I'm at a point now where POP Forums is mostly ported to ASP.NET Core, and I'm super happy with it. I've done some minor tweaks here and there, but mostly it's the "old" code running in the context of the new framework. I mentioned before that my intention is not to really add a ton of features for this release, but I do want to make it capable of scaling out, which is to say run on multiple nodes. I haven't done any real sniffing on SQL performance or anything, but I noticed that I had some free, simple load testing available as part of my free-level Visual Studio Team Services account, so that seemed convenient.
I want POP Forums to be capable of running across multiple nodes (scale out, as opposed to scale up, which is just faster hardware). Getting it there involves a few straight forward changes:
- Shared cache. v13 used in-memory cache only, but swapping it out for something off the box is easy enough. Since Redis is all the rage, and available in Azure, I picked that.
- Changing the SignalR backplane for the real-time client notifications of updates. When there's a new post, we want the browser to know. Turns out, Redis does pub/sub as well, so I'll add that. It looks like it's almost entirely configuration.
- Queued background activity. There are four background processes that run in the app, right under the web context. These are email, search indexing, scoring game calculation and session management. Except for the last of those, I had to do some proper queuing so multiple instances could pick up the next thing. It has been a solved problem for a long time, and wasn't hard to adjust.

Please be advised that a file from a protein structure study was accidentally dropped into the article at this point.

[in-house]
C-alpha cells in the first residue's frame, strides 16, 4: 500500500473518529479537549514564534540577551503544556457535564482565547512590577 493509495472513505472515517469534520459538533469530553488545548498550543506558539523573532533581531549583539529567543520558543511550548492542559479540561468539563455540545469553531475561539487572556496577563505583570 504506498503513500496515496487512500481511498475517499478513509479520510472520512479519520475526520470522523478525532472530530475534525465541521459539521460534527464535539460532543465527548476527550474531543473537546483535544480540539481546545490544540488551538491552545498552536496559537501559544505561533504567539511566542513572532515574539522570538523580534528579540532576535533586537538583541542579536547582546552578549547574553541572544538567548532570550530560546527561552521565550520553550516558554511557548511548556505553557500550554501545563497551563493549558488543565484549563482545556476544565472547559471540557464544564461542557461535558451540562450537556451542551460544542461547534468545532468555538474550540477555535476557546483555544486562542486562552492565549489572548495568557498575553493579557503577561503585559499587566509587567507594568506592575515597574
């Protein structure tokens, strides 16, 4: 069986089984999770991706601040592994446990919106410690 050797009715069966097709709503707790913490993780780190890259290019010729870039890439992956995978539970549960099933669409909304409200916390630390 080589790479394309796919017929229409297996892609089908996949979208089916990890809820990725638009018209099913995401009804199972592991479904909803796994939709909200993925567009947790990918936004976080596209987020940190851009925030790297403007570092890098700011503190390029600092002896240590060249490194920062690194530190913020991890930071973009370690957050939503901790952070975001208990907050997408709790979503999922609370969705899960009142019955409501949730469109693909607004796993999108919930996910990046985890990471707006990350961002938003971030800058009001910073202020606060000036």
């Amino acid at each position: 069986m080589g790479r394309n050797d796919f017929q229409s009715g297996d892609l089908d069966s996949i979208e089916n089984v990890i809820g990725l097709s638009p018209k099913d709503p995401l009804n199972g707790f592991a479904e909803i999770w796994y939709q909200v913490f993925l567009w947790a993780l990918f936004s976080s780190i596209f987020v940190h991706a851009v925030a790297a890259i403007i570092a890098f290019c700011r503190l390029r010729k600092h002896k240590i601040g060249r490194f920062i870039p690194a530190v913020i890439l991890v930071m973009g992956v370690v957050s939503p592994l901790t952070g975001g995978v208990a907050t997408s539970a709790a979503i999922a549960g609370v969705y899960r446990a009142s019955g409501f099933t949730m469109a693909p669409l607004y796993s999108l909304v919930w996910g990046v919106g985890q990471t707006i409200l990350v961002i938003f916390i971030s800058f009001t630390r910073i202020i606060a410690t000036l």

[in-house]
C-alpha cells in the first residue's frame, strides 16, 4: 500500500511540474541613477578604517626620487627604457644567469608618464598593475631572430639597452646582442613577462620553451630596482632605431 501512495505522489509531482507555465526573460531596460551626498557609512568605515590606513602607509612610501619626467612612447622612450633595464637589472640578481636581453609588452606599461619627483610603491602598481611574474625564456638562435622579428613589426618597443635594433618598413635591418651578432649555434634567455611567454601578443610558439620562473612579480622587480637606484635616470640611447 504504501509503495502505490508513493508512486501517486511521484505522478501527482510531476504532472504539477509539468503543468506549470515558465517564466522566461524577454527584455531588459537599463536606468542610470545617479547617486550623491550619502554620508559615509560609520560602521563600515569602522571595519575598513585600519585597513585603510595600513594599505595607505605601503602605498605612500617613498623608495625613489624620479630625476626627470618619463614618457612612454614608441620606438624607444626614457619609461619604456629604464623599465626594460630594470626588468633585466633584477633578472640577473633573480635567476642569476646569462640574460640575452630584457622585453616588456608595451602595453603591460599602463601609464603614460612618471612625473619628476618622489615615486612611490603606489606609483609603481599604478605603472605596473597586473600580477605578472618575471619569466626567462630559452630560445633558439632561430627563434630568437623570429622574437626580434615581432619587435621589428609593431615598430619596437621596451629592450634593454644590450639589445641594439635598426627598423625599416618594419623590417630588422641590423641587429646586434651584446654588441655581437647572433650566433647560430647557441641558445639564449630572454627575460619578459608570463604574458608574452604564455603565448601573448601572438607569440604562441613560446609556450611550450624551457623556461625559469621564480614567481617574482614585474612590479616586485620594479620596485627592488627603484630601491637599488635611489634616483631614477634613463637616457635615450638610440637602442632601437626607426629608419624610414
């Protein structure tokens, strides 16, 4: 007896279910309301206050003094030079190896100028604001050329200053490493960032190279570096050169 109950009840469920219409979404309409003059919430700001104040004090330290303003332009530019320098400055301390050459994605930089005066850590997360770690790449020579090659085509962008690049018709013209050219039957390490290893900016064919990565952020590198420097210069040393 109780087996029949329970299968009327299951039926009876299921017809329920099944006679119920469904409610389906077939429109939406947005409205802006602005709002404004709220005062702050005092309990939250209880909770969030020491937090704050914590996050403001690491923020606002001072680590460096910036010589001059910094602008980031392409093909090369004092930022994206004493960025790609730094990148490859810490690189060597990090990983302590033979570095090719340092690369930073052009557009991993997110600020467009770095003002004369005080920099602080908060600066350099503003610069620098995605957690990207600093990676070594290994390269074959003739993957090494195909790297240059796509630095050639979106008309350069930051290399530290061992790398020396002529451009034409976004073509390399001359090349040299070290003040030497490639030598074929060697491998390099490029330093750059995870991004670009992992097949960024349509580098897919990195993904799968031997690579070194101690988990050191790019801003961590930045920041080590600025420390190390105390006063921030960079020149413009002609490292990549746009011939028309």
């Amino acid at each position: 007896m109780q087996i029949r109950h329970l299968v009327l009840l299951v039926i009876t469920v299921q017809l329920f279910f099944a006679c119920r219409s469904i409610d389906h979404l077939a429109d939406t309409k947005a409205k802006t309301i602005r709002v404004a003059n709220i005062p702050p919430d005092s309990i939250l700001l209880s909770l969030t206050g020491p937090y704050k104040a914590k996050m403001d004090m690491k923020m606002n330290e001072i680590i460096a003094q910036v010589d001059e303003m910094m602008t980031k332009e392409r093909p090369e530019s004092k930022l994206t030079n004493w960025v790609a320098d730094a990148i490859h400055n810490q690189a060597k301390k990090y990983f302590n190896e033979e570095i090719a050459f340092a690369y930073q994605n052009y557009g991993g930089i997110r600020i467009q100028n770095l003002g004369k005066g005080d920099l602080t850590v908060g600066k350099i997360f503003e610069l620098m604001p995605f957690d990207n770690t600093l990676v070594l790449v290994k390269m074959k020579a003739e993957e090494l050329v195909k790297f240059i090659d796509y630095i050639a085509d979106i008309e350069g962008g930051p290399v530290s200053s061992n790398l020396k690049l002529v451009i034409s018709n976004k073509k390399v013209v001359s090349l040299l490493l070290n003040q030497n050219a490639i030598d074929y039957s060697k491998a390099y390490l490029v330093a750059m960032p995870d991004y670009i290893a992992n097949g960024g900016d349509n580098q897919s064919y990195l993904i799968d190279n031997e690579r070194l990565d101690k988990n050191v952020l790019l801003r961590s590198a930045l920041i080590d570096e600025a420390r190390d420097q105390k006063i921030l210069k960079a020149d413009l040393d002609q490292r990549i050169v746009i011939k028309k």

The incentive to run multiple nodes isn't strictly about scale, it's also about redundancy. Do apps fail in a bad way very often? Honestly, it hasn't happened for me ever. In the cloud, you only need redundancy for the few minutes where an instance's software is being updated. I speculate that I've encountered this at weird times (my stuff only runs on a single instance), when the app either slowed to a crawl or wasn't responsive.
Writing a cache provider for Redis was pretty straight forward. I spun up to two instances in my Azure dev environment, and with some debugging info I exposed, could see requests coming from both instances. I had to turn off the request routing affinity, but even then, it seems to stick to a particular instance based on IP for awhile. More on that in a minute. I've started to go down the road of hybrid caching. There are some things that almost never change, chief among them is the "URL names," the SEO-friendly forum names that map to forum ID's appearing in the URL's, and the object graphs that describe the view and post permissions per forum. I was storing these values in the local memory cache ("long term") and sending messages via Redis' pub/sub messaging to both commit them to local cache and invalidate them. I think what I'm going to do is adopt StackOverflow's architecture of an L1/L2 cache. Cached data only crosses the wire if and when it's needed, but collectively is only fetched from the database once.